Definition and Issues of Environmental Sustainability
The concept of environmental sustainability refers to the preservation and maintenance of natural resources for the benefit of future generations.
The topic of environmental sustainability is discussed in relation to all aspects of our lives, from the creation of eco-homes and environmentally conscious communities to the sourcing of sustainable food, renewable energy furniture, and clothing. What does it actually mean to be environmentally sustainable? Green groups, politicians, and businesses can use a variety of definitions to describe environmental sustainability. In 1987, the World Commission on Environment and Development prepared the report “Our Common Future”, which first introduced the concept of sustainable development. They were aware of the connections between poverty, inequality, and environmental degradation and sought a way forward to create a more equitable world that does less damage to the environment and supports people. It established sustainable development as the path forward to a more equitable society that takes care of its resources. According to the report, sustainable development is “Development that meets current needs without compromising future generations’ ability to meet their own needs.” Therefore, environmental sustainability means that we do not damage the environment or deplete resources that aren’t renewable.
Environmental sustainability issues
The environmental sustainability of the environment is concerned with:
- The long-term health and well-being of ecosystems. Protection of long-term productivity and the health of resources in order to meet future economic or social needs.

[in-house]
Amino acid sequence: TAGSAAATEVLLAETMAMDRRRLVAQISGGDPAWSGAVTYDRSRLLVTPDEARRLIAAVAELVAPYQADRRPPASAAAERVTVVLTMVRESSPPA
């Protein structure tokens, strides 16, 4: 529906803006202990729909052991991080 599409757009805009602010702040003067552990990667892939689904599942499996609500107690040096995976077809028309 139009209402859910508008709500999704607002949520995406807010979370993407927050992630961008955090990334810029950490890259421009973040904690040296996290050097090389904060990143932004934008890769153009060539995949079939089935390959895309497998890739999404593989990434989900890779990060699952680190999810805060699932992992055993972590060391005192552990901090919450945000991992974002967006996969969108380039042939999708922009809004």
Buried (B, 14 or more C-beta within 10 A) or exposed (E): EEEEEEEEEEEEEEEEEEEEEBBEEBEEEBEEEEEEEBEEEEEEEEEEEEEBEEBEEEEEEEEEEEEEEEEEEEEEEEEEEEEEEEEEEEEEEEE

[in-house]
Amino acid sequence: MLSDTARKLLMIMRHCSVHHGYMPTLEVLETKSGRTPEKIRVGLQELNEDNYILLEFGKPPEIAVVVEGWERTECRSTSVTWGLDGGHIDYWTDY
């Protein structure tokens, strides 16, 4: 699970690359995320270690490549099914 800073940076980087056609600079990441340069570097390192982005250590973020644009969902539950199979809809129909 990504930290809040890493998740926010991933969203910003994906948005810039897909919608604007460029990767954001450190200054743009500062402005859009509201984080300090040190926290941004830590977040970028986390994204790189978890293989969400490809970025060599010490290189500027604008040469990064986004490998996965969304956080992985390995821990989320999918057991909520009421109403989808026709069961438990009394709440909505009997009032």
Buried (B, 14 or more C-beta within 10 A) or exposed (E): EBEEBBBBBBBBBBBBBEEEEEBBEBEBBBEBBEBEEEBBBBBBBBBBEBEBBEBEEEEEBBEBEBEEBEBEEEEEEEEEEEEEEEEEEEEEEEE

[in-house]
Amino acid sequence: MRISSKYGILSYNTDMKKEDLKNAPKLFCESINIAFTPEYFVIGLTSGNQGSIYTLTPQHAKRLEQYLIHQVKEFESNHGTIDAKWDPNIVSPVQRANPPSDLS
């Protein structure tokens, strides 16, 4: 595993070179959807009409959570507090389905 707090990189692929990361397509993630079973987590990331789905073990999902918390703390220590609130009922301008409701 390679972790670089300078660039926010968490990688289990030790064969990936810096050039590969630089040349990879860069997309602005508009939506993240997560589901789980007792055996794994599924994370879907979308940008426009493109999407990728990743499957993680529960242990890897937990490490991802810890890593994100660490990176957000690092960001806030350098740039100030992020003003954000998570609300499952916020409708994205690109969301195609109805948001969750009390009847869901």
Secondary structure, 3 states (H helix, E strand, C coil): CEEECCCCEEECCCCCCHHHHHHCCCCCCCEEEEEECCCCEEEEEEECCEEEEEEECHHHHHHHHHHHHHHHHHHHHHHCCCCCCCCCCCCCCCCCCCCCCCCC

- Intergenerational decision making. We should consider the implications of economic decisions for future generations when making economic decisions. While coal may offer a short-term advantage in terms of lower energy costs, it can also cause pollution that will have a negative impact on the future.
- Renewable resources: Diversifying into sources of energy that are not dependent on non-renewable sources. Solar and wind power are examples. Energy storage systems are required for storing solar energy.
- Prevent the effects of man-made climate change. Policies to prevent the planet’s environment from becoming too dry, extreme weather, or excessively hot. – These are all factors that can make it difficult, if not impossible, to live in certain parts of the globe.
- Conservation of biodiversity and ecological structure. Sometimes, medicines need elements from specific plant species. Future technological innovation is limited if certain species are lost.
- It is important to treat environmental resources as if these resources have intrinsic rights and values. We shouldn’t rely solely on the monetary value of environmental resources. We should be protecting rainforests because they are worthy of protection, not because we can gain financial benefits from it.
- Prioritizing social welfare/happiness and environmental sustainabilityover crude measures of progress like GDP. Economic welfare measures policies that promote environmental sustainability
- Carbon tax – a tax placed on production/consumption of carbon – e.g. burning fossil fuels. This is so that users are exposed to the entire social cost, not just the private.
- To limit harmful emissions, government regulation is required. Some cities, for example, have committed to banning diesel cars by a specific date.